Once present on or in seed, pathogens are likely to survive for extended periods of time. Studies have shown that Salmonella can survive for months under dry conditions such as those used to store alfalfa seeds (Mistcherlich and Marth, 1984). The natural microflora on rice seed showed long-term viability, decreasing by less than 0.5 log after 260 days of refrigerated storage and approximately 2 logs after 277 days at ambient conditions (Piernas and Guiraud, 1997a). Erwinia herbicola, a common saprophyte of alfalfa seed, could be isolated for at least 3 years after treatment of seeds with 1% sodium hypochlorite (Moline and Kulik, 1997).
Many of the sources of contamination described above (e.g., untreated or improperly treated water, animal waste or manure, poor sanitation of equipment and poor personal hygiene) could also be potential sources of contamination for seeds or sprouts at the sprouting facility. Although seeds are suspected to be the most likely source of contamination, contamination of water used during sprouting could be a source of initial contamination or a vehicle for subsequent cross contamination. When only the roots of fully developed radish sprouts were immersed in water containing E. coli O157:H7, the pathogen was found throughout the edible portion (Hara-Kudo et al., 1997). Likewise, E. coli O157:H7 was found both on the outer surfaces and the inner tissue of radish sprouts grown from artificially inoculated seeds (Itoh et al., 1998).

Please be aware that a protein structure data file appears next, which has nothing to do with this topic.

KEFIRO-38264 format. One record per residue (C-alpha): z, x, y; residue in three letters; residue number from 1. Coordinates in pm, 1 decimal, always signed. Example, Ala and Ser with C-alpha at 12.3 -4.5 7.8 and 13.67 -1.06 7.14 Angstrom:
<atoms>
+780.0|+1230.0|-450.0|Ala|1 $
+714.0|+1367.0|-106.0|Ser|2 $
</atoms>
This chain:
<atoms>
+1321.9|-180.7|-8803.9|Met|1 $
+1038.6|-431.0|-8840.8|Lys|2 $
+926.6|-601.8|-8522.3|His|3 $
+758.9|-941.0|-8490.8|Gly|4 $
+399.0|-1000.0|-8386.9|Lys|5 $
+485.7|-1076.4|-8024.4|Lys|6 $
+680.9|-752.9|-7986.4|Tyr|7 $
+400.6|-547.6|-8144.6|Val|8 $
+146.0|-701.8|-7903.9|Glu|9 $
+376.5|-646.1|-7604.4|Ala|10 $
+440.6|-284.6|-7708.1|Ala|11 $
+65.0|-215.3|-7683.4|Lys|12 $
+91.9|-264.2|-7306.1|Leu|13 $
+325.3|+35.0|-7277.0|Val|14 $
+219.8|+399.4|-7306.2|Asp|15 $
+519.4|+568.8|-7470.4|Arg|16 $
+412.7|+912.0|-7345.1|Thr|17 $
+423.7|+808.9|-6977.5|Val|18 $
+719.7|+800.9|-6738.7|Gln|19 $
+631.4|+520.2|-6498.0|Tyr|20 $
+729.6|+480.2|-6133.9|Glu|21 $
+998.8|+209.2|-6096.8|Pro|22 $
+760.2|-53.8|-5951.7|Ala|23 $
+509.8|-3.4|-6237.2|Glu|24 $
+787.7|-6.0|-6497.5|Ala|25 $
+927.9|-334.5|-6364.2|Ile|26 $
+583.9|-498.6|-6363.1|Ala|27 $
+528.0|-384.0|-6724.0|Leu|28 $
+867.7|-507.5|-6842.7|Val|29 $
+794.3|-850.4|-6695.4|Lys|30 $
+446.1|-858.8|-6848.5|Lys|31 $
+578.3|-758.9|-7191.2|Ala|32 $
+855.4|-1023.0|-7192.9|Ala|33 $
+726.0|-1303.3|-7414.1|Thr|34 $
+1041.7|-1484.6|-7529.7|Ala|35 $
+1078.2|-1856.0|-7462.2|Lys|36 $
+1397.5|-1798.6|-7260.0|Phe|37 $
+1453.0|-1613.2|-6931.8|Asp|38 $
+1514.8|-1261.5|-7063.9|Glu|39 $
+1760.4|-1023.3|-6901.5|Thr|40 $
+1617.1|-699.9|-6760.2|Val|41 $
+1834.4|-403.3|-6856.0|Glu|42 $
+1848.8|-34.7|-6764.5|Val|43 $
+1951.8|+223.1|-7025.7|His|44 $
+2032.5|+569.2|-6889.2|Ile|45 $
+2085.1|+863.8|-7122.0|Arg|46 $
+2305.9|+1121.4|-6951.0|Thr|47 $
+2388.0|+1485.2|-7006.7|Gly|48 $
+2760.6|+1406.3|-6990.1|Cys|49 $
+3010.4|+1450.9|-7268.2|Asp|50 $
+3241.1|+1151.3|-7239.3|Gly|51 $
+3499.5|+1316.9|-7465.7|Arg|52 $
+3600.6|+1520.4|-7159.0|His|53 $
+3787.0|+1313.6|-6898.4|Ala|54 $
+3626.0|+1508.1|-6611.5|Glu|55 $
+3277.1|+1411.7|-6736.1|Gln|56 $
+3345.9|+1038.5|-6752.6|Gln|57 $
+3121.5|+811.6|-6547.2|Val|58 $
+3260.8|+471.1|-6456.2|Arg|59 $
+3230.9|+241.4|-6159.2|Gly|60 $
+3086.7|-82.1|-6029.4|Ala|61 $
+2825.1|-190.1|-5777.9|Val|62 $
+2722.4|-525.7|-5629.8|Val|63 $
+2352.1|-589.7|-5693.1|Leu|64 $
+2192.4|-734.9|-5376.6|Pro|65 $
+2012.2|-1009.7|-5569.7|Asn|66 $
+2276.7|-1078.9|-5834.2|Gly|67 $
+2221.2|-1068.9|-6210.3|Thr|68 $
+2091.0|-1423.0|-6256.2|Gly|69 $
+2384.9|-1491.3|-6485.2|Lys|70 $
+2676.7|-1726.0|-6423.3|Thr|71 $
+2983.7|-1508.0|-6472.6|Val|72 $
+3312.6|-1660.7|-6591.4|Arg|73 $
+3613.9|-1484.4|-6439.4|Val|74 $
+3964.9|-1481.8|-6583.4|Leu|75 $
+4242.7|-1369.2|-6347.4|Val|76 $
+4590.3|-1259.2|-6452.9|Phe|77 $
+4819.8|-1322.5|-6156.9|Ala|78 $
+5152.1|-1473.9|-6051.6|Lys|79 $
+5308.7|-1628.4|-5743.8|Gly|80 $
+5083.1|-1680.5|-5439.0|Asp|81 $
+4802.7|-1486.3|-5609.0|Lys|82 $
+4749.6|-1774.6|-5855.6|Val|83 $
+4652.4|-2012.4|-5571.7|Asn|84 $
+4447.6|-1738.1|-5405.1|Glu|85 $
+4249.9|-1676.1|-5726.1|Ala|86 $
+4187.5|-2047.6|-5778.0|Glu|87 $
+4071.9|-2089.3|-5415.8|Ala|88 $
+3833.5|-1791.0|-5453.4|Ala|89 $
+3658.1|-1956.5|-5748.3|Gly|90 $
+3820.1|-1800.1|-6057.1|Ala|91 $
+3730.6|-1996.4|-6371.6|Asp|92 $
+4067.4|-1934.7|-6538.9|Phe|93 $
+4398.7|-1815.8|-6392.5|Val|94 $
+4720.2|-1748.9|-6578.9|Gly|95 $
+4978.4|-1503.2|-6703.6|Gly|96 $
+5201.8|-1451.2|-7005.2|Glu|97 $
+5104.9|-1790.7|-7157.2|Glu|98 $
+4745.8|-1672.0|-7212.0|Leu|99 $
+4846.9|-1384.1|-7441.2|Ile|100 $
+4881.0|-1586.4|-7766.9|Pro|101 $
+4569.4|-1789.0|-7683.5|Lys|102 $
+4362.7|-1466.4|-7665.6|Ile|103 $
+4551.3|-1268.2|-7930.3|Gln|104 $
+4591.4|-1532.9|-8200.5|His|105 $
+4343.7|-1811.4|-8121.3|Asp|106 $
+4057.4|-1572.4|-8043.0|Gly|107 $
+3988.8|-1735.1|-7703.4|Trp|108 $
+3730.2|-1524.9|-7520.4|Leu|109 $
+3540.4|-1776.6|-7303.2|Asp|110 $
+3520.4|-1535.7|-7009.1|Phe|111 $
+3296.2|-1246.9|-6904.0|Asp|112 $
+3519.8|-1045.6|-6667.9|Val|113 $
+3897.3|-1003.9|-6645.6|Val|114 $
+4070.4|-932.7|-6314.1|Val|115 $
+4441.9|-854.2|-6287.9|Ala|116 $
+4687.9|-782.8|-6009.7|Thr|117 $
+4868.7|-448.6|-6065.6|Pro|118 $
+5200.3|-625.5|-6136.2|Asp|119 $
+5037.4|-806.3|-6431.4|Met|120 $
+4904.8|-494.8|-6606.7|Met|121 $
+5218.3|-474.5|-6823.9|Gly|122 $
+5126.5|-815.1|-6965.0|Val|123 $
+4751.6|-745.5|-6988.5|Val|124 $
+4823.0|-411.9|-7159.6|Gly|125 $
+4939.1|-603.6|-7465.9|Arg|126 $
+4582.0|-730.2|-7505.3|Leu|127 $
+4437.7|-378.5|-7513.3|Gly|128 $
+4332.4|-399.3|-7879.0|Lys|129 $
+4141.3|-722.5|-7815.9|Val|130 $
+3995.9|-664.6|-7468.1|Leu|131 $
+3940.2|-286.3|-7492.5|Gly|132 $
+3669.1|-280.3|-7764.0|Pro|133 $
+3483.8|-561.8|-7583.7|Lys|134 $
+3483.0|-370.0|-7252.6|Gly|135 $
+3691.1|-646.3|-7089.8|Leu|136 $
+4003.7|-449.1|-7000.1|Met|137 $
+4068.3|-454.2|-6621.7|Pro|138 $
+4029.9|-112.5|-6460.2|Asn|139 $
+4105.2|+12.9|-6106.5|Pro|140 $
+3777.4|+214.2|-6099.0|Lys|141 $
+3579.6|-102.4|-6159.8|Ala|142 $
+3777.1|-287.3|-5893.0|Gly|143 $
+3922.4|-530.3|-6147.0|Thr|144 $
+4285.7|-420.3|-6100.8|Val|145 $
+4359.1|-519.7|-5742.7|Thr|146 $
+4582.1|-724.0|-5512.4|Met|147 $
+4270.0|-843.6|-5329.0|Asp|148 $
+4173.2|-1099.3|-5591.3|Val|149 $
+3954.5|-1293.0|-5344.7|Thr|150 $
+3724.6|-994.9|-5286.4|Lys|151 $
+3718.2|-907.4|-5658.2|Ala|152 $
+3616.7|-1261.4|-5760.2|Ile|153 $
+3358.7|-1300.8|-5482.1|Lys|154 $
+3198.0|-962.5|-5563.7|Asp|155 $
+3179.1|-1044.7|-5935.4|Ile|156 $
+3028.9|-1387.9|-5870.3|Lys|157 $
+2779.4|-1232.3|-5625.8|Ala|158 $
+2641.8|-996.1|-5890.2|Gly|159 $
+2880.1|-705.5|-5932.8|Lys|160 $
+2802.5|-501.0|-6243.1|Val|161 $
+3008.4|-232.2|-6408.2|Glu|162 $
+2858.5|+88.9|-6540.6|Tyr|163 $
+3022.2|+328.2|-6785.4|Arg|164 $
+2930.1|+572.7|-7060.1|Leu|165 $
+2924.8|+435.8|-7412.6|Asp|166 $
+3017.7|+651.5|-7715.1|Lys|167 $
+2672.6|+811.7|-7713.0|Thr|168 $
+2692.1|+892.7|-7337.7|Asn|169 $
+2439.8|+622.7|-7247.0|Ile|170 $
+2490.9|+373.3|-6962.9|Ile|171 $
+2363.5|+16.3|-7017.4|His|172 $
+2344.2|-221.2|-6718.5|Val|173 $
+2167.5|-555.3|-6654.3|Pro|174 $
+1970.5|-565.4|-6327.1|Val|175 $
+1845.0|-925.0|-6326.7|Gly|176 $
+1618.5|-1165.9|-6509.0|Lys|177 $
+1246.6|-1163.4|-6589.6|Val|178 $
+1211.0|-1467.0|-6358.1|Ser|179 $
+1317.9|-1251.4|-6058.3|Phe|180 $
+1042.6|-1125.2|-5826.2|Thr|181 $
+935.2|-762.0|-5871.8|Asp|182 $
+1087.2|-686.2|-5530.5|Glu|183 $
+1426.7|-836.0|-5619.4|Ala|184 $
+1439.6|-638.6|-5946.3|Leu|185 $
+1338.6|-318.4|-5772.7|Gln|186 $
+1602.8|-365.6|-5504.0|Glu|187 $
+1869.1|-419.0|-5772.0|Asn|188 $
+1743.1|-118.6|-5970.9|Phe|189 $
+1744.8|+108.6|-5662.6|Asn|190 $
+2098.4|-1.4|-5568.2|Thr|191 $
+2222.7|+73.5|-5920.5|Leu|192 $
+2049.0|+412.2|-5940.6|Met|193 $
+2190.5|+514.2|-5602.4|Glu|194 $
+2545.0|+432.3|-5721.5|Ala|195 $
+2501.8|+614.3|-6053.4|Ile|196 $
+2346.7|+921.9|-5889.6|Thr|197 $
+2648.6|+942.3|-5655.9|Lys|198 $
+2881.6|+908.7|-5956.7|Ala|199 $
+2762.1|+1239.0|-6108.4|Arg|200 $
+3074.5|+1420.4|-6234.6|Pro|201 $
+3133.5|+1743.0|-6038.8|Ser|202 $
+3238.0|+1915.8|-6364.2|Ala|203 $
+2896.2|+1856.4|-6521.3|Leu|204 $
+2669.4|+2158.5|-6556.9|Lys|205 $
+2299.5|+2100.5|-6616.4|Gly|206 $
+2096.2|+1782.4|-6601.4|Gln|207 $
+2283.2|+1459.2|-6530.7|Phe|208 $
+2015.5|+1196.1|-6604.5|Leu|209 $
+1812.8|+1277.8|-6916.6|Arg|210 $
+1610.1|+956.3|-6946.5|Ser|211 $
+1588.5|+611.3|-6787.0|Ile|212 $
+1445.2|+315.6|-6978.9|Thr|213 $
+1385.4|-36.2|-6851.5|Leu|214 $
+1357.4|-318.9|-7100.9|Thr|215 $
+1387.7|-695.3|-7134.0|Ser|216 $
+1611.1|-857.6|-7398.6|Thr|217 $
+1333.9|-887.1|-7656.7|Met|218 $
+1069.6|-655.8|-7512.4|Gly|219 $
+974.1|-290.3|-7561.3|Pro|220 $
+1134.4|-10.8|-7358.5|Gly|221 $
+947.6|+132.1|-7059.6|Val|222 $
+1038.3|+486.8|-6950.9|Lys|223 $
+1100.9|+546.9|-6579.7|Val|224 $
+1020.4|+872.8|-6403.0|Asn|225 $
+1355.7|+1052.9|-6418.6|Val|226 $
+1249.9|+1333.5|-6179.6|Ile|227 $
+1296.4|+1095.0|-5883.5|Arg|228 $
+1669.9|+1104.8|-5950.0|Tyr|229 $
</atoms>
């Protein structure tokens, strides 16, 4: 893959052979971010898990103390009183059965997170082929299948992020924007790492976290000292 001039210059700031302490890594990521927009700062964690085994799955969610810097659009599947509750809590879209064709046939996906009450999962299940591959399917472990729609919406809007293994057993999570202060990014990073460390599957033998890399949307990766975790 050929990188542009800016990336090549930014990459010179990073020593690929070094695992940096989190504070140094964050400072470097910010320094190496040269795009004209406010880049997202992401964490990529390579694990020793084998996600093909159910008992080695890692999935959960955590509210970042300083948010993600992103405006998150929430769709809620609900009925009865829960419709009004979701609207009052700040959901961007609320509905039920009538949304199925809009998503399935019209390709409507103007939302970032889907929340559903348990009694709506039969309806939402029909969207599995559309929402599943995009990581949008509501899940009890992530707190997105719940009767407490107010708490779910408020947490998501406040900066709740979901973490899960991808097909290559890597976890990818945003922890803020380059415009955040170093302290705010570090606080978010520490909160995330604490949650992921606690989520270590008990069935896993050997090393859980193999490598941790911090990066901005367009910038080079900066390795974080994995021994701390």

The key aspect of sprouts that increases the risk of foodborne disease compared to other fresh produce, is the exponential growth of bacteria during sprouting. Microorganisms on seeds can grow quickly under the favorable conditions of the sprouting process (e.g., water activity, temperature, pH, time, and nutrients). An overnight soak of seeds in tap water caused a 10-fold increase in aerobic plate counts (Prokopowich and Blank, 1991). Within the first two days of sprouting, microbial populations on rice seeds increased approximately 2 logs (Piernas and Guiraud, 1997a) and approximately 3 logs on alfalfa seeds and mung beans (Andrews et al., 1982; Splittstoesser et al, 1983). Sprouts germinated in sterile containers in the laboratory had APCs as high as 9.2 x 108 CFU/g, an indication that microbial growth during sprout production can occur under sanitary conditions (Splittstoesser et al., 1983).